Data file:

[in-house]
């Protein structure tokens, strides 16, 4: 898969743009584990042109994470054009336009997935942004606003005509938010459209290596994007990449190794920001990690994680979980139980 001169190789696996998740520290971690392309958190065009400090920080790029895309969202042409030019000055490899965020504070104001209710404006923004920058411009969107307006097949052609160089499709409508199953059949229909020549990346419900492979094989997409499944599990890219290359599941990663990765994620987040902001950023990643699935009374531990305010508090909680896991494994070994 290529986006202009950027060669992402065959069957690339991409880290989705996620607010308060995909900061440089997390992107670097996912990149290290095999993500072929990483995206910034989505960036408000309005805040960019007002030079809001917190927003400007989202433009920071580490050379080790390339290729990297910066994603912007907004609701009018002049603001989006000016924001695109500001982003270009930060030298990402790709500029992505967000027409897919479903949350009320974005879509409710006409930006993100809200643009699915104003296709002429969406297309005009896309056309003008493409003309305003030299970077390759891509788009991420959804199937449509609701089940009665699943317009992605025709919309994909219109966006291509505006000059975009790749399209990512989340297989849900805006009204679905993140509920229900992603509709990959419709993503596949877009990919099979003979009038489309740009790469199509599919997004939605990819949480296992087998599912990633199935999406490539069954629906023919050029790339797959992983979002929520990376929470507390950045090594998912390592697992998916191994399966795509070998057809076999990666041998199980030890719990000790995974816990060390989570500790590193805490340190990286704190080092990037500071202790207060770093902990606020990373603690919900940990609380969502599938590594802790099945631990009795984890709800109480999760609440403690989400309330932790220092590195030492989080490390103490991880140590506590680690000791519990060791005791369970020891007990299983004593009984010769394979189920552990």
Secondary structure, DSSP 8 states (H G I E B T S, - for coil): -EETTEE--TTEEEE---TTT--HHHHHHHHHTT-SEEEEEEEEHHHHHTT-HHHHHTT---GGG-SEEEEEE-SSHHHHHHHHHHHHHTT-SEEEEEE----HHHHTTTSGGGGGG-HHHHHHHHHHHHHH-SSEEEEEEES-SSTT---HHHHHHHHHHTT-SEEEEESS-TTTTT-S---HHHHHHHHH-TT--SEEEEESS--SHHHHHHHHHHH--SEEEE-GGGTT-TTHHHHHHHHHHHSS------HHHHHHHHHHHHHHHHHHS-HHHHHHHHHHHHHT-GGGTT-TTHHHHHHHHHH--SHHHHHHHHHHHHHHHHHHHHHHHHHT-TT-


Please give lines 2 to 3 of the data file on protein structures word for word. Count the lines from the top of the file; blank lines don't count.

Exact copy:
């Protein structure tokens, strides 16, 4: 898969743009584990042109994470054009336009997935942004606003005509938010459209290596994007990449190794920001990690994680979980139980 001169190789696996998740520290971690392309958190065009400090920080790029895309969202042409030019000055490899965020504070104001209710404006923004920058411009969107307006097949052609160089499709409508199953059949229909020549990346419900492979094989997409499944599990890219290359599941990663990765994620987040902001950023990643699935009374531990305010508090909680896991494994070994 290529986006202009950027060669992402065959069957690339991409880290989705996620607010308060995909900061440089997390992107670097996912990149290290095999993500072929990483995206910034989505960036408000309005805040960019007002030079809001917190927003400007989202433009920071580490050379080790390339290729990297910066994603912007907004609701009018002049603001989006000016924001695109500001982003270009930060030298990402790709500029992505967000027409897919479903949350009320974005879509409710006409930006993100809200643009699915104003296709002429969406297309005009896309056309003008493409003309305003030299970077390759891509788009991420959804199937449509609701089940009665699943317009992605025709919309994909219109966006291509505006000059975009790749399209990512989340297989849900805006009204679905993140509920229900992603509709990959419709993503596949877009990919099979003979009038489309740009790469199509599919997004939605990819949480296992087998599912990633199935999406490539069954629906023919050029790339797959992983979002929520990376929470507390950045090594998912390592697992998916191994399966795509070998057809076999990666041998199980030890719990000790995974816990060390989570500790590193805490340190990286704190080092990037500071202790207060770093902990606020990373603690919900940990609380969502599938590594802790099945631990009795984890709800109480999760609440403690989400309330932790220092590195030492989080490390103490991880140590506590680690000791519990060791005791369970020891007990299983004593009984010769394979189920552990």
Secondary structure, DSSP 8 states (H G I E B T S, - for coil): -EETTEE--TTEEEE---TTT--HHHHHHHHHTT-SEEEEEEEEHHHHHTT-HHHHHTT---GGG-SEEEEEE-SSHHHHHHHHHHHHHTT-SEEEEEE----HHHHTTTSGGGGGG-HHHHHHHHHHHHHH-SSEEEEEEES-SSTT---HHHHHHHHHHTT-SEEEEESS-TTTTT-S---HHHHHHHHH-TT--SEEEEESS--SHHHHHHHHHHH--SEEEE-GGGTT-TTHHHHHHHHHHHSS------HHHHHHHHHHHHHHHHHHS-HHHHHHHHHHHHHT-GGGTT-TTHHHHHHHHHH--SHHHHHHHHHHHHHHHHHHHHHHHHHT-TT-